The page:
Today’s Discrimination against Asian Americans, and Yesterday’s against American Jews

Considering New York City’s new plan to increase the enrollment of black and Hispanic students at selective public schools, Abe Greenwald concludes that at its heart the plan is a product of prejudice against Asian Americans, who constitute a disproportionate presence at these elite schools. The same prejudice, writes Greenwald, can be found in Harvard University’s attempts to limit the numbers of Asian Americans in its student body—a policy on which the Supreme Court is expected to rule in the coming year. And there is something familiar in the efforts of these educational institutions:

At Harvard in particular, the attack on Asian-American applicants is so clear, deliberate, and systematic as to be disturbingly similar to the most bigoted chapter in that institution’s history—its campaign to purge Jews from its student body throughout the early decades of the 20th century.

There are differences between the two episodes, to be sure. The limiting of Jews [in universities] was an overt part of a broad cultural wave of bigotry and anti-Semitism, while the campaign against Asian Americans is cloaked in the language and ideology of diversity. But in any event, academia—as represented in New York’s elite high schools and Harvard University—is once again singling out one group for exclusion and perpetrating a great sin against thousands of individuals who are poised to seize the American dream. . . .

Not all Asian Americans . . . are against changing the way things are done—[which is another way] American Jews and Asian Americans have much in common. Jews in large numbers continue to vote faithfully for a Democratic party that drifts ever further into anti-Israel activism and the functional anti-Semitism of intersectionality theory. And as the American Enterprise Institute’s John Yoo pointed out in the Los Angeles Times, 73 percent of Asian-American voters voted Democratic in 2012 and two-thirds voted Democratic in 2016. Yet it’s the progressive Democratic base that backs the discriminatory policies in New York and Cambridge. . . .

Liberal Jewish activists often wield the Torah’s command to “love the stranger” in defense of affirmative action. But it is also permitted to love those who are not so very strange to us. In their achievements against tough odds, their passion for learning, their stunning success in the United States, and the very obstacles they face, Asian Americans today are movingly like the American Jews of the past. Their cause is wrapped up in our own.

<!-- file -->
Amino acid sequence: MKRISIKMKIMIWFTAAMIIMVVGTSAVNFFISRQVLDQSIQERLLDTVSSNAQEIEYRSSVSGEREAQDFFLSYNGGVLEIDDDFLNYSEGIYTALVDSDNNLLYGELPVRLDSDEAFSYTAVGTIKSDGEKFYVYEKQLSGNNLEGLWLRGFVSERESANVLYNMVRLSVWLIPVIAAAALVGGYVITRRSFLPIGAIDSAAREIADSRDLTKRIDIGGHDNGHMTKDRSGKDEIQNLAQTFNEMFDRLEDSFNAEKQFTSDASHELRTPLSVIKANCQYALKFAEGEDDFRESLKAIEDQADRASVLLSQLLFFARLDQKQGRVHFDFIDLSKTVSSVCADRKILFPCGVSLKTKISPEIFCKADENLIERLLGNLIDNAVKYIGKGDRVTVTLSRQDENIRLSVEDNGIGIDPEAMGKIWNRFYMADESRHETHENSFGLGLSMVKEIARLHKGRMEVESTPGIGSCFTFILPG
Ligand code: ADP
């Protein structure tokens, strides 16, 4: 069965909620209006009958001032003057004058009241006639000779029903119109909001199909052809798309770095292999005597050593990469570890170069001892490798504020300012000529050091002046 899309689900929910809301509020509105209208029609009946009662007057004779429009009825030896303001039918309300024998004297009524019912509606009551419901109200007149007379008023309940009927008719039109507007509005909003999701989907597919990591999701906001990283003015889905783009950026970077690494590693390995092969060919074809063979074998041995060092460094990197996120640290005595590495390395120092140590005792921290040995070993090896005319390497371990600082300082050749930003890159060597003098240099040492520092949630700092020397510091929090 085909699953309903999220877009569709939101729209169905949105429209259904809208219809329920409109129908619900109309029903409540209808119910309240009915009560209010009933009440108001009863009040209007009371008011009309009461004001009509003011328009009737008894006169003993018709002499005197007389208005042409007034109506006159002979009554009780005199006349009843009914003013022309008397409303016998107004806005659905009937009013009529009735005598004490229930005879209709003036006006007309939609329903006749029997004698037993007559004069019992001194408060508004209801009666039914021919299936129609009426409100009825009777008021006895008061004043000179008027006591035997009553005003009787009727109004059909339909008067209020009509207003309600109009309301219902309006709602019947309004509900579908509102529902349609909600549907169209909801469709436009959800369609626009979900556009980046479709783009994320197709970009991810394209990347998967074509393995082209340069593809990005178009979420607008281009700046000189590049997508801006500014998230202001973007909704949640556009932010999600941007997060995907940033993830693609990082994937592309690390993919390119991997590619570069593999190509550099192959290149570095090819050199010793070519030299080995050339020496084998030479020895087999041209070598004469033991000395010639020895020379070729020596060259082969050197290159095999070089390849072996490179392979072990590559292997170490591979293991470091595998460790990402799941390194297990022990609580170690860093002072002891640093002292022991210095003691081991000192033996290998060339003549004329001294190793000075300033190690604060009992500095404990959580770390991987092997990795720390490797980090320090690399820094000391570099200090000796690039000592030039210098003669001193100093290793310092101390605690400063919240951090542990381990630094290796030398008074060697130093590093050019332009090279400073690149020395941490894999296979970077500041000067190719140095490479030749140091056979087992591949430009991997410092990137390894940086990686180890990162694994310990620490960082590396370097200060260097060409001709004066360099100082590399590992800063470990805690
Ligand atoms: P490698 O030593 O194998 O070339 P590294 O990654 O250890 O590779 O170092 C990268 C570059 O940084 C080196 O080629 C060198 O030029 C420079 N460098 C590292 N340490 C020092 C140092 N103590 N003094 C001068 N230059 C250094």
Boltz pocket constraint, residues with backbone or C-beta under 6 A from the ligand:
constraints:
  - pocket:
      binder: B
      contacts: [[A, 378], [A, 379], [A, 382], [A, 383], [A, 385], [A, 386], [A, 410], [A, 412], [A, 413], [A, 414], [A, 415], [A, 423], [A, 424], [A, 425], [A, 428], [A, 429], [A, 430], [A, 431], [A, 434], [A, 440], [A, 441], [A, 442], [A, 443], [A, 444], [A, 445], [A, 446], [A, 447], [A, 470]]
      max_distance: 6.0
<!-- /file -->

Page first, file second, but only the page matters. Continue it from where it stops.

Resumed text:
Read more at Commentary

More about: Affirmative action, American Jewry, Anti-Semitism, Bill de Blasio, Education, Politics & Current Affairs, University

Planning for the Day after the War in the Gaza Strip

At the center of much political debate in Israel during the past week, as well as, reportedly, of disagreement between Jerusalem and Washington, is the problem of how Gaza should be governed if not by Hamas. Thus far, the IDF has only held on to small parts of the Strip from which it has cleared out the terrorists. Michael Oren lays out the parameters of this debate over what he has previous called Israel’s unsolvable problem, and sets forth ten principles that any plan should adhere to. Herewith, the first five:

  1. Israel retains total security control in Gaza, including control of all borders and crossings, until Hamas is demonstrably defeated. Operations continue in Rafah and elsewhere following effective civilian evacuations. Military and diplomatic efforts to secure the hostages’ release continue unabated.
  2. Civil affairs, including health services and aid distribution, are administered by Gazans unaffiliated with Hamas. The model will be Area B of Judea and Samaria, where Israel is in charge of security and Palestinians are responsible for the civil administration.
  3. The civil administration is supervised by the Palestinian Authority once it is “revitalized.” The PA first meets benchmarks for ending corruption and establishing transparent institutions. The designation and fulfillment of the benchmarks is carried out in coordination with Israel.
  4. The United States sends a greatly expanded and improved version of the Dayton Mission that trained PA police forces in Gaza after Israel’s disengagement.
  5. Abraham Accords countries launch a major inter-Arab initiative to rebuild and modernize Gaza.

Read more at Times of Israel

More about: Gaza Strip, Gaza War 2023, Israeli Security, U.S.-Israel relationship